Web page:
Category Archives: Nature

Goshawk vs Snake Fight — in Tokyo?!

I just saw an NHK (if you’re Canadian think CBC) clip of a snake trying to snatch a goshawk chick from a nest way up a tree — in Meiji Jingu park in Tokyo. Mom GH intervened…

I used to walk through Meiji Jingu a couple of times a week on the way to work when I lived in Tokyo. I would get off the train a few stations early to fill my lungs with somewhat naturally filtered air and enjoy this haven in a sea of concrete and pavement…

But I never imagined a goshawk/snake fight in this green oasis in a metropolitan area of some 25-30 million people!

I’m attaching this Google Earth capture, just to show how isolated this island of biodiversity is in one of the largest metropolitan centers on Earth.

The red marker is Meiji Shrine and its park. The surrounding grey area is all buildings, concrete, and pavement. The other green areas to the right are other parks, and the Imperial Palace.

Meiji Jingu Tokyo Google Maps

Keeping Emergency Water Fresh

We completed refreshing our earthquake water supply kit tonight.

Here in Burnaby on the west coast of Canada we are in an earthquake zone. We don’t get them that often, and usually when we do they are tiny. But historically there have also been temblors  that (I love this quotation, though I don’t remember where I read/heard it) have “knocked cows off their feet.”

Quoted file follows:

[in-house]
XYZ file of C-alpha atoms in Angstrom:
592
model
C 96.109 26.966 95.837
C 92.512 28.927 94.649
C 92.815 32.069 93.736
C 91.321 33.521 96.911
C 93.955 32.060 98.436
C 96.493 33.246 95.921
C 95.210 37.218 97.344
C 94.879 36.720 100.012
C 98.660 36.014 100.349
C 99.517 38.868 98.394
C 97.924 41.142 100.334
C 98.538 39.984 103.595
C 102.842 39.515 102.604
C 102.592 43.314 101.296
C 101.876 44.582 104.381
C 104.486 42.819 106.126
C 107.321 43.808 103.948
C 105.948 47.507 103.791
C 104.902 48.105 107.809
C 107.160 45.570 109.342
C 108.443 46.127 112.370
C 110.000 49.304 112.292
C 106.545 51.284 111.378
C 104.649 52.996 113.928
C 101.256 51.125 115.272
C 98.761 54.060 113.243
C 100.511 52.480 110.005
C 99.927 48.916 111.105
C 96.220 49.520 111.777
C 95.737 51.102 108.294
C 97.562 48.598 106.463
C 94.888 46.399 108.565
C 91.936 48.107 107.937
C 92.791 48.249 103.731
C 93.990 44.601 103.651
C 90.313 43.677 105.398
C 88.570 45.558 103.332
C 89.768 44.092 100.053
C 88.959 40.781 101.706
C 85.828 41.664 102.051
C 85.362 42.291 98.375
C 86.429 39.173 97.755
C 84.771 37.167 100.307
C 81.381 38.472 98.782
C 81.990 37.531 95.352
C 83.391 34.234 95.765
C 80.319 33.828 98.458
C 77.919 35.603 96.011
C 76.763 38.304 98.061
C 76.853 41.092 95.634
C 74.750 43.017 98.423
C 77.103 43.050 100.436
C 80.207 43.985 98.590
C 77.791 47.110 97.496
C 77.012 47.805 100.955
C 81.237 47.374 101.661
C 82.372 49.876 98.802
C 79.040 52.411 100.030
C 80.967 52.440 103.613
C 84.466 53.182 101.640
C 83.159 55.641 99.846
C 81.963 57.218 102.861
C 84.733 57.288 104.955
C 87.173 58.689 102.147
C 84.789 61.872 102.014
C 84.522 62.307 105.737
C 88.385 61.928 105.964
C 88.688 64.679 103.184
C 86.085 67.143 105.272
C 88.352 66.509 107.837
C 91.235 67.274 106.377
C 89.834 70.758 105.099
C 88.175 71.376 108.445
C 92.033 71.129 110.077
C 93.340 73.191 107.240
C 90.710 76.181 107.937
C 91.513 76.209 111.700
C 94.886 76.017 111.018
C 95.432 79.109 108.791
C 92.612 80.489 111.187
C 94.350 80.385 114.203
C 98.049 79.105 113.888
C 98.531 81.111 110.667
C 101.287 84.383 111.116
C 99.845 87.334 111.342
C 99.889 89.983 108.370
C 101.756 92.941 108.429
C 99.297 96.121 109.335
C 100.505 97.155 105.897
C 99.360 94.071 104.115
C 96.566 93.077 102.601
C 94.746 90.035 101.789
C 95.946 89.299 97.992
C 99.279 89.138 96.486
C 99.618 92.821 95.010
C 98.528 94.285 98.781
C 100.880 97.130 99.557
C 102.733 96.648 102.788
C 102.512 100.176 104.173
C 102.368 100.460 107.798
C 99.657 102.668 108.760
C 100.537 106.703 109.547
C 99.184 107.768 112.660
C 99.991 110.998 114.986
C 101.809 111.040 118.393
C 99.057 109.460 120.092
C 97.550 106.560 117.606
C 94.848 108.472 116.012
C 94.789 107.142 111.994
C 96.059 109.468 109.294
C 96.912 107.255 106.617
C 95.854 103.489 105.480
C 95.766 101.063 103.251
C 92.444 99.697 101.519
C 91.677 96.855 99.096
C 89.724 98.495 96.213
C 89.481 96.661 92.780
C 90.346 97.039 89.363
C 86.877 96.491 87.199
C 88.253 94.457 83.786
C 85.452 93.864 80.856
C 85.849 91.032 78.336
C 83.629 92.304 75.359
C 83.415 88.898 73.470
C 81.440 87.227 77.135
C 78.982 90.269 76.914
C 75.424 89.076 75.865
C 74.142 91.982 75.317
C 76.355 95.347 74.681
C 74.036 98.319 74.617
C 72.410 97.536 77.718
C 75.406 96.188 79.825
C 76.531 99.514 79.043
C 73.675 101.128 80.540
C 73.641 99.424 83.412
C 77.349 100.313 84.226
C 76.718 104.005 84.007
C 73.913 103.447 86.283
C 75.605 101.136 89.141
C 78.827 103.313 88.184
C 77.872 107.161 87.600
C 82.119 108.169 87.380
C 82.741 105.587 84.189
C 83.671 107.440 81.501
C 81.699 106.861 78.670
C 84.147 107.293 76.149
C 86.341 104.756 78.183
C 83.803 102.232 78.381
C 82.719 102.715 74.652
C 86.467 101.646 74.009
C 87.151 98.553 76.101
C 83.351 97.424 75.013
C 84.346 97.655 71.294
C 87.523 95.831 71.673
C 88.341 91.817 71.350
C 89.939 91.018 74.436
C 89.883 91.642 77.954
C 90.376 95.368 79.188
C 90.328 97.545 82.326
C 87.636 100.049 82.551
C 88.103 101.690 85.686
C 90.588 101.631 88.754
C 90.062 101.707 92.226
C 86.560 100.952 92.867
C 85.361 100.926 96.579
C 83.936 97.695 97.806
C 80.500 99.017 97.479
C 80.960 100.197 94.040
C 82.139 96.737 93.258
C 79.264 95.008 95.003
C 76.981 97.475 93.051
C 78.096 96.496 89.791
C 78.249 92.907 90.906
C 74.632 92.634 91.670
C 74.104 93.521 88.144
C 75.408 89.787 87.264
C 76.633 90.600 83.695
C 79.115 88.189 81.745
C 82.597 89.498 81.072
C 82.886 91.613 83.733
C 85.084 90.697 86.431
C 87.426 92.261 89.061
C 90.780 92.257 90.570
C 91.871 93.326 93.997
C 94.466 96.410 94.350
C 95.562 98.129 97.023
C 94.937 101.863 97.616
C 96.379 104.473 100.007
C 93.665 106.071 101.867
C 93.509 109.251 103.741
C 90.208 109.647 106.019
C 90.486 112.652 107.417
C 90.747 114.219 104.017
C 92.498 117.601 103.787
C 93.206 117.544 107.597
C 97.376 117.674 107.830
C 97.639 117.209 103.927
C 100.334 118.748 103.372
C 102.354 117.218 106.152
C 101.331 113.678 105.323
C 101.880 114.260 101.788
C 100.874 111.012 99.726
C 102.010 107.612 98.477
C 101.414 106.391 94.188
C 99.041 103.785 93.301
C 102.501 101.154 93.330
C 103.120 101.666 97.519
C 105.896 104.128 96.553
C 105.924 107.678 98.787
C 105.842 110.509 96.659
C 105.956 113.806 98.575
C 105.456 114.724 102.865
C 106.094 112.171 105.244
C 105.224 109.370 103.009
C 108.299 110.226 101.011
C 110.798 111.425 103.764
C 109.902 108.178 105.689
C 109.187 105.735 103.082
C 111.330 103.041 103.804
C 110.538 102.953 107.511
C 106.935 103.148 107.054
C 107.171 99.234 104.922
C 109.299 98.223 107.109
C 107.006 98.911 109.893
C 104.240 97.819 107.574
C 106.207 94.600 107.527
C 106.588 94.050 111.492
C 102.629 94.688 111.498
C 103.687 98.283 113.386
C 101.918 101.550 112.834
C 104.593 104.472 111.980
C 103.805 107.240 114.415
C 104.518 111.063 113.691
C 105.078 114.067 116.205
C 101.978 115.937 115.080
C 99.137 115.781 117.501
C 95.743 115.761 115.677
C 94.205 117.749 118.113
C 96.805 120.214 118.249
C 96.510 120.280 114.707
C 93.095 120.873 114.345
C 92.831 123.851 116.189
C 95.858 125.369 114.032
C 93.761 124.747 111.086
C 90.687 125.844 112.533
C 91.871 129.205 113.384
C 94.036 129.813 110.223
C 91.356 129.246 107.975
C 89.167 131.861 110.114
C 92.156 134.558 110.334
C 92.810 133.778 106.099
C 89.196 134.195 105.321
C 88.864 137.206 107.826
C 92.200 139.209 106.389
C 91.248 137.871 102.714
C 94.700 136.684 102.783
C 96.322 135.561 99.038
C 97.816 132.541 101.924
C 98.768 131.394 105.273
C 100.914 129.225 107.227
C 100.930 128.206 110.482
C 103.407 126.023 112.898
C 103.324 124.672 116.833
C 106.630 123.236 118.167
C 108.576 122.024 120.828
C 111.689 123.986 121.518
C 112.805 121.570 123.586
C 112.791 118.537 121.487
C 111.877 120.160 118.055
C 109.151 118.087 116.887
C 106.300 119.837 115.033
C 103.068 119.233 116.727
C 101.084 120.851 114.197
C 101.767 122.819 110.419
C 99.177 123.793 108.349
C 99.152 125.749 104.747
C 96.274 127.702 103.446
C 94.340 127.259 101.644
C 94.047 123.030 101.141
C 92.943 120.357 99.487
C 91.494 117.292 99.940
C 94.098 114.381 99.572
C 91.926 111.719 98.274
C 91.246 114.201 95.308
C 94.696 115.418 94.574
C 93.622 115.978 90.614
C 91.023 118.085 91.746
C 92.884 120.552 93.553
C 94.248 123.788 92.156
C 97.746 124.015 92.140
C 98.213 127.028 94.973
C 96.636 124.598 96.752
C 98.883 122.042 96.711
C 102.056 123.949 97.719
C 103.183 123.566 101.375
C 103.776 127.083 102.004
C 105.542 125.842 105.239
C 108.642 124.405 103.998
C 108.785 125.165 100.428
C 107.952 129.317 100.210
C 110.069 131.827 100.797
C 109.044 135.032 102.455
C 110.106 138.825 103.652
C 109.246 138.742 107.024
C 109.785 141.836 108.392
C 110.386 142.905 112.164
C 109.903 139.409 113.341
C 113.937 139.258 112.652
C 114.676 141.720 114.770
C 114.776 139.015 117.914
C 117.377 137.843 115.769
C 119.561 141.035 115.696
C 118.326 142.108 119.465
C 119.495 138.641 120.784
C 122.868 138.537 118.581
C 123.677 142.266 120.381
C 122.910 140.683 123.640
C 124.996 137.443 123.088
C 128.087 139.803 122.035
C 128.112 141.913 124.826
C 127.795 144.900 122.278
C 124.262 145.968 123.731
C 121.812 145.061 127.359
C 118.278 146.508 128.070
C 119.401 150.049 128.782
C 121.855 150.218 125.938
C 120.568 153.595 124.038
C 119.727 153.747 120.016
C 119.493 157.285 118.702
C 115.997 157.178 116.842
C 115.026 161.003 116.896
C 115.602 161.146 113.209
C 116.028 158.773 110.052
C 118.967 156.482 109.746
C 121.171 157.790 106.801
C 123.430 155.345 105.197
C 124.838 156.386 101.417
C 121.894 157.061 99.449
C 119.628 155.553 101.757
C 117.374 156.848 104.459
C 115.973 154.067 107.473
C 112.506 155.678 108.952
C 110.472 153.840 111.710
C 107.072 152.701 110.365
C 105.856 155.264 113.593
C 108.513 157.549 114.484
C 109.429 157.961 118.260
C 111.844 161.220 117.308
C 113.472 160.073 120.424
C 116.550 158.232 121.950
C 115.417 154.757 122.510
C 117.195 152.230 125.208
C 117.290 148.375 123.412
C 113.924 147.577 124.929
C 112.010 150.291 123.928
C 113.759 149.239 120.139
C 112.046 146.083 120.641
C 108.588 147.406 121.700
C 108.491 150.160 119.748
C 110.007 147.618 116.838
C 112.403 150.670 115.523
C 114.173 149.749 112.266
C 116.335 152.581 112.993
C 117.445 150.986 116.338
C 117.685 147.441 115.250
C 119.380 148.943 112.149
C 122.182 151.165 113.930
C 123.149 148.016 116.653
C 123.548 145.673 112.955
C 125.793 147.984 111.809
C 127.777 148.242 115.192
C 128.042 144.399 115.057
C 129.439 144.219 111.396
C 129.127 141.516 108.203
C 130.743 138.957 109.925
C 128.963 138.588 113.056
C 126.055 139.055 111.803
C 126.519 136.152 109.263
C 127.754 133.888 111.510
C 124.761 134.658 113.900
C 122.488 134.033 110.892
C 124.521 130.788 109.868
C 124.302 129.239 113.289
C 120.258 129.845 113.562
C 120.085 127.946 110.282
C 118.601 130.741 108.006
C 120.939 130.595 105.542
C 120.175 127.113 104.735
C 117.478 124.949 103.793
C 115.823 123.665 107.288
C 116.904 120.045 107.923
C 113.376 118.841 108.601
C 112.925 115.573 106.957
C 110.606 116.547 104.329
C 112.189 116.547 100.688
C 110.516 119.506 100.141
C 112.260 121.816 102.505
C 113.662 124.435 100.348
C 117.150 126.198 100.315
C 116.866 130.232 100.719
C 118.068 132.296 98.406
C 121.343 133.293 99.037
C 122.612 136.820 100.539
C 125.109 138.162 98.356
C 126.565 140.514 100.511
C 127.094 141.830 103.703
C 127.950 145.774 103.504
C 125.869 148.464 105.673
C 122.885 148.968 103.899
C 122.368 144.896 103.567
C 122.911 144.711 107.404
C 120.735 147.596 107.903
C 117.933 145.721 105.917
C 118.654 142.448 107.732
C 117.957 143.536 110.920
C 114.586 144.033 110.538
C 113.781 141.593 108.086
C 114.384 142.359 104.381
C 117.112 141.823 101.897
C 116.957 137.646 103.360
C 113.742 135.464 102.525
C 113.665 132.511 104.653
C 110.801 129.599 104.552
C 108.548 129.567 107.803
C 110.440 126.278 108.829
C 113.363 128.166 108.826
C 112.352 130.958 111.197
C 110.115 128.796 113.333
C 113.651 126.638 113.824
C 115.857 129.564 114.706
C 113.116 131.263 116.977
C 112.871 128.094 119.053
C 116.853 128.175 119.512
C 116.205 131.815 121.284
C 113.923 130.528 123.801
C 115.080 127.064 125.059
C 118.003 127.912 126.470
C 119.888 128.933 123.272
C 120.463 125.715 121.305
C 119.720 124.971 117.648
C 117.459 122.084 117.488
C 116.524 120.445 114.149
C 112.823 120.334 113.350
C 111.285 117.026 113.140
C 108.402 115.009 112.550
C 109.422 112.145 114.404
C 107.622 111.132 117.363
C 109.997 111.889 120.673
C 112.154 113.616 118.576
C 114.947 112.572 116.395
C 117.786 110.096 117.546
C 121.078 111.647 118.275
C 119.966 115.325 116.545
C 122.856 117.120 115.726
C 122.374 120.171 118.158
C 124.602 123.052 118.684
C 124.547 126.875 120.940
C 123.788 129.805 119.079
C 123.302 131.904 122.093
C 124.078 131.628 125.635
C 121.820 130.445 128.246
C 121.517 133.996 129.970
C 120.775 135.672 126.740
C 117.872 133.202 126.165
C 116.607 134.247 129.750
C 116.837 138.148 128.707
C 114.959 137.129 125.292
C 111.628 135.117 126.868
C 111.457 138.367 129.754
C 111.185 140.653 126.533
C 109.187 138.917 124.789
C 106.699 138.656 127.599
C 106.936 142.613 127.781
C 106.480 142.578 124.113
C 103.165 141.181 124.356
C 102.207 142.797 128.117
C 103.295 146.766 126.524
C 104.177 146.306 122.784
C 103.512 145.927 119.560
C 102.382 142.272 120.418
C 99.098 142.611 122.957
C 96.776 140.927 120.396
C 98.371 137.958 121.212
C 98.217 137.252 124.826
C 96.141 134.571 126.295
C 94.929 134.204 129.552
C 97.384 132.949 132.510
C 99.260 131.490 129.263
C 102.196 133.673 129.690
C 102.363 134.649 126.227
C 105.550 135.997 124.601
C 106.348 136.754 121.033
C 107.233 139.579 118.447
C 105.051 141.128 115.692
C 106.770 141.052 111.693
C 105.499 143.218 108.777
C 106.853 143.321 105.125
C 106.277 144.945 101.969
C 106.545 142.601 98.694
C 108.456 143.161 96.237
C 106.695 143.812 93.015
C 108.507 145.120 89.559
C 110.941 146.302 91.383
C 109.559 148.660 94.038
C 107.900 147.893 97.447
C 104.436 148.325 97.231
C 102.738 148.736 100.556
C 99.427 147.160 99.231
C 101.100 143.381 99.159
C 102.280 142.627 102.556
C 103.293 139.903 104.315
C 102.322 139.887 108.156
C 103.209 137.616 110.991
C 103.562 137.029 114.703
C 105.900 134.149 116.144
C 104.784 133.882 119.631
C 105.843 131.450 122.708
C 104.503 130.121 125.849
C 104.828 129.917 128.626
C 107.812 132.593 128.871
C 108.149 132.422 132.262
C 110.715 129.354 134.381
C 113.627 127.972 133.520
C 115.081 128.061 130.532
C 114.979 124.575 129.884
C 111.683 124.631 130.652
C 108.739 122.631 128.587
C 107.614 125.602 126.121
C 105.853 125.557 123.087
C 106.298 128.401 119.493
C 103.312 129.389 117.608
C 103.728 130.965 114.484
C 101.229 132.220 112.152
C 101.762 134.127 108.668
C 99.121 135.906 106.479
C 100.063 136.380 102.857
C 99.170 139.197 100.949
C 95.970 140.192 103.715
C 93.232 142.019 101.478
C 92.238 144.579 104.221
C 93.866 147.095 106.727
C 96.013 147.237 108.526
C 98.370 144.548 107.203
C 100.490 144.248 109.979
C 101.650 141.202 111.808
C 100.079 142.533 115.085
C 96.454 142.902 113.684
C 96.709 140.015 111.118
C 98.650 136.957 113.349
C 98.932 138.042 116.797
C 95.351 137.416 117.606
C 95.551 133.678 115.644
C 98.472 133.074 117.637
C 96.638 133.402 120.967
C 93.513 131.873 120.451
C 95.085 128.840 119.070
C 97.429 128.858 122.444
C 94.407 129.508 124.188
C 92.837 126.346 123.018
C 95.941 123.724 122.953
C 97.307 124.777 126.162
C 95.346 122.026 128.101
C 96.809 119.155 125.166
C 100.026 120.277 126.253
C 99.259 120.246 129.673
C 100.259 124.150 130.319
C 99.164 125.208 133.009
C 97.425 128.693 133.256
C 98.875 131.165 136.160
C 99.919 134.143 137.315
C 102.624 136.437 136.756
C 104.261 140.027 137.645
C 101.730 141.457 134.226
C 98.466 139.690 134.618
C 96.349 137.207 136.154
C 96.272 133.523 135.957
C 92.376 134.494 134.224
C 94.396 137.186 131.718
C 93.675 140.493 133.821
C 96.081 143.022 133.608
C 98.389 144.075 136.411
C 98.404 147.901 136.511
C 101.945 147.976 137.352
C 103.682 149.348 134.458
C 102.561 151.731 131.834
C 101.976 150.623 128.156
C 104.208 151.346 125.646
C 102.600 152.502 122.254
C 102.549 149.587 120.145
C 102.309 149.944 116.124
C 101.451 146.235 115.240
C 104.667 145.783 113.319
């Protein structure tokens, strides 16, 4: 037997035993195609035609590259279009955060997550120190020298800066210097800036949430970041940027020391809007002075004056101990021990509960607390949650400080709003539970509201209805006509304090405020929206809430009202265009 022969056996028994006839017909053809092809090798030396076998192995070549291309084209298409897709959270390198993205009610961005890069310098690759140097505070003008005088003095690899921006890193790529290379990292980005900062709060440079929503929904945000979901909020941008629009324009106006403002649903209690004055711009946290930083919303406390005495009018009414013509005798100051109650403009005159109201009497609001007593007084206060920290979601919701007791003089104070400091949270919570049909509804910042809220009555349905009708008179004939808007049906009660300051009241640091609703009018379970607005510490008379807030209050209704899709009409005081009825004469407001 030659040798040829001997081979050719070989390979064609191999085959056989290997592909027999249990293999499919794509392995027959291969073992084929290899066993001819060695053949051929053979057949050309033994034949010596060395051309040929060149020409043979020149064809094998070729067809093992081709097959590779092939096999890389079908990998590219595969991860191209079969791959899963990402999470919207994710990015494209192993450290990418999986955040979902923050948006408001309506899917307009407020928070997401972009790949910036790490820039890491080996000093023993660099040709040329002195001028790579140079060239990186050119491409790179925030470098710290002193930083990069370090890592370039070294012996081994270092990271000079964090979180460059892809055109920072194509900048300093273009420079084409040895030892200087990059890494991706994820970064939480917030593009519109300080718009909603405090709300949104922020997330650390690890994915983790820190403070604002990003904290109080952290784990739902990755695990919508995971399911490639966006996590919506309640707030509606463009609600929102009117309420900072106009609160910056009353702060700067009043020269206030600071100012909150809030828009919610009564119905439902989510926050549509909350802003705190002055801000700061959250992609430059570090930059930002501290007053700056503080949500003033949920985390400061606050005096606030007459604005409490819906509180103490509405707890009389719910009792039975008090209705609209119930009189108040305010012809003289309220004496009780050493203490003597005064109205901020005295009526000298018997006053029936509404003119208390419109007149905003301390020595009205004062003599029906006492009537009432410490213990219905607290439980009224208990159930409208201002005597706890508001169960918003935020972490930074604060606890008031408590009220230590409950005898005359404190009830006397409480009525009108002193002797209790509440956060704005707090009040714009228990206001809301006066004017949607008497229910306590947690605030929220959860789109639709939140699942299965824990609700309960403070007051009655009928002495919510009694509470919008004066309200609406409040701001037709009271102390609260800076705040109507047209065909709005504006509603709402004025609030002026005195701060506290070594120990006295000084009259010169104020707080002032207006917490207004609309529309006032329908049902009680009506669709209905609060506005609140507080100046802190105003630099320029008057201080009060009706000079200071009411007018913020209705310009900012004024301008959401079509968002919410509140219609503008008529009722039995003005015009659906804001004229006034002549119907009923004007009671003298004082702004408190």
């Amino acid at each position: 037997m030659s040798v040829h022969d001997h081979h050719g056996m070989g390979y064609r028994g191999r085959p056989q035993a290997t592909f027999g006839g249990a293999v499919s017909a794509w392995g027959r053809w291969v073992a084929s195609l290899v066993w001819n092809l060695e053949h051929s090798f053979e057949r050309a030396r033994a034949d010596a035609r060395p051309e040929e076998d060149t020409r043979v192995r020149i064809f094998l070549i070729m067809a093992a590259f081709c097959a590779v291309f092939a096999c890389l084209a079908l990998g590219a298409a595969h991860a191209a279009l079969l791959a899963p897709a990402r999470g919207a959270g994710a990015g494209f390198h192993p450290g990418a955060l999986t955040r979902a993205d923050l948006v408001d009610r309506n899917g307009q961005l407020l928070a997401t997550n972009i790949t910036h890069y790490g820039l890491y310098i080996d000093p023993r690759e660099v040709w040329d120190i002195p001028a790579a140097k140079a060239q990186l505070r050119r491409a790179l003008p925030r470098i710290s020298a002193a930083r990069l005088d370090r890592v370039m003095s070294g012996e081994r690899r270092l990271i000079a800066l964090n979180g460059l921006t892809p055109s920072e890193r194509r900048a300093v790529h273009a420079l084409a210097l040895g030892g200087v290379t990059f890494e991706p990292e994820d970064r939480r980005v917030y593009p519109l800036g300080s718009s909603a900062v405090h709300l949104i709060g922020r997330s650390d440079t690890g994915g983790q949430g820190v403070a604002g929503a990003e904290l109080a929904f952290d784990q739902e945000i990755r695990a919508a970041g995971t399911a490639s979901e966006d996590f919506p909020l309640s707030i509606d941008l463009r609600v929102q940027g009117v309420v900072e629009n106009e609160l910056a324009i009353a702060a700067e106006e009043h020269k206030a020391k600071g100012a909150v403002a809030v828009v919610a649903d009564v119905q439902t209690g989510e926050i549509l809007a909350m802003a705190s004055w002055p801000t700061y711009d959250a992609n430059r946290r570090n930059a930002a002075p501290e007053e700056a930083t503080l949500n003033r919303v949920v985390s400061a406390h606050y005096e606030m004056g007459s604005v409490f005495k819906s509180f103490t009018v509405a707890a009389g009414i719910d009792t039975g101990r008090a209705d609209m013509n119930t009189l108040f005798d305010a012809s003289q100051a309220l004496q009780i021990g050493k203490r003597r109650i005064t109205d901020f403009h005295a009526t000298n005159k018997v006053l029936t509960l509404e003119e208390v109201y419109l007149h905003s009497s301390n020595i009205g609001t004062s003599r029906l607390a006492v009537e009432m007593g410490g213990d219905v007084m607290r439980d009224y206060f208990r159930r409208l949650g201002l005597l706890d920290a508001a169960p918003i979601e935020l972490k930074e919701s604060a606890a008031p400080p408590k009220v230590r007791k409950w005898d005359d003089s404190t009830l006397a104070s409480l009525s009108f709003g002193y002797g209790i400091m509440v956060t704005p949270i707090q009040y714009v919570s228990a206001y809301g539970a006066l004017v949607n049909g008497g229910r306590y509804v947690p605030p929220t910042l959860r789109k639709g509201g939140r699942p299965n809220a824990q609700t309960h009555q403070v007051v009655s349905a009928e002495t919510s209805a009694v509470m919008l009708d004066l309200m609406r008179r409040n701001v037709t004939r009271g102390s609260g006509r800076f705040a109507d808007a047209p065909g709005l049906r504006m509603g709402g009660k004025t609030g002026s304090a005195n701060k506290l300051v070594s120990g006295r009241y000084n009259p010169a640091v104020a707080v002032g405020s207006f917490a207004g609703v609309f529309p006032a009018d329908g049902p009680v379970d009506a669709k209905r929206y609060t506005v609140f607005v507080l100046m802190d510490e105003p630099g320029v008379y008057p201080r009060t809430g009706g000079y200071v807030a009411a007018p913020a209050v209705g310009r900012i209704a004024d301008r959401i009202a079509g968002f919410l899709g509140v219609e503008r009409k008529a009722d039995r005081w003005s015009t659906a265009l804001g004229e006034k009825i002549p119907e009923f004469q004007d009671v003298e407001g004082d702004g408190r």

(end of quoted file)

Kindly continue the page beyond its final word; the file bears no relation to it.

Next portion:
We keep 3 X 20L containers on hand. We also rotate through them for camping, so the water gets refreshed in the course of such activities, but we haven’t been camping in awhile.

So over the last couple of days we used a container a day to water our balcony garden and some shrubbery outside the front door.

We then refreshed the containers with a baking soda solution, let them air for awhile, and refilled them.

Byrne Creek Salmon Fry, Thirsty Wasps, Bees

I took a one-hour loop in Byrne Creek Ravine Park this afternoon in SE Burnaby, BC. I was happy to see lots of salmon fry, and possibly trout fry. I took water temperatures at three points in the lower ravine, and they ranged from 14.5 – 15 C, so not too bad for fish. Other volunteers with the Byrne Creek Streamkeepers had recorded temps as high as 17 further downstream.

Aside from lots of fry, I also saw thirsty wasps and bees. Some wasps were rolling and collecting mud.

Byrne Creek salmon fry
Lots of fry in the pool upstream of the wooden footbridge

wasp rolling mud
Wasp rolling mud on the bank of the creek

water-seeking bees
One of several bees seeking hydration

salmon fry, dappled sun and water
I like how the sun and moving water created this dappled appearance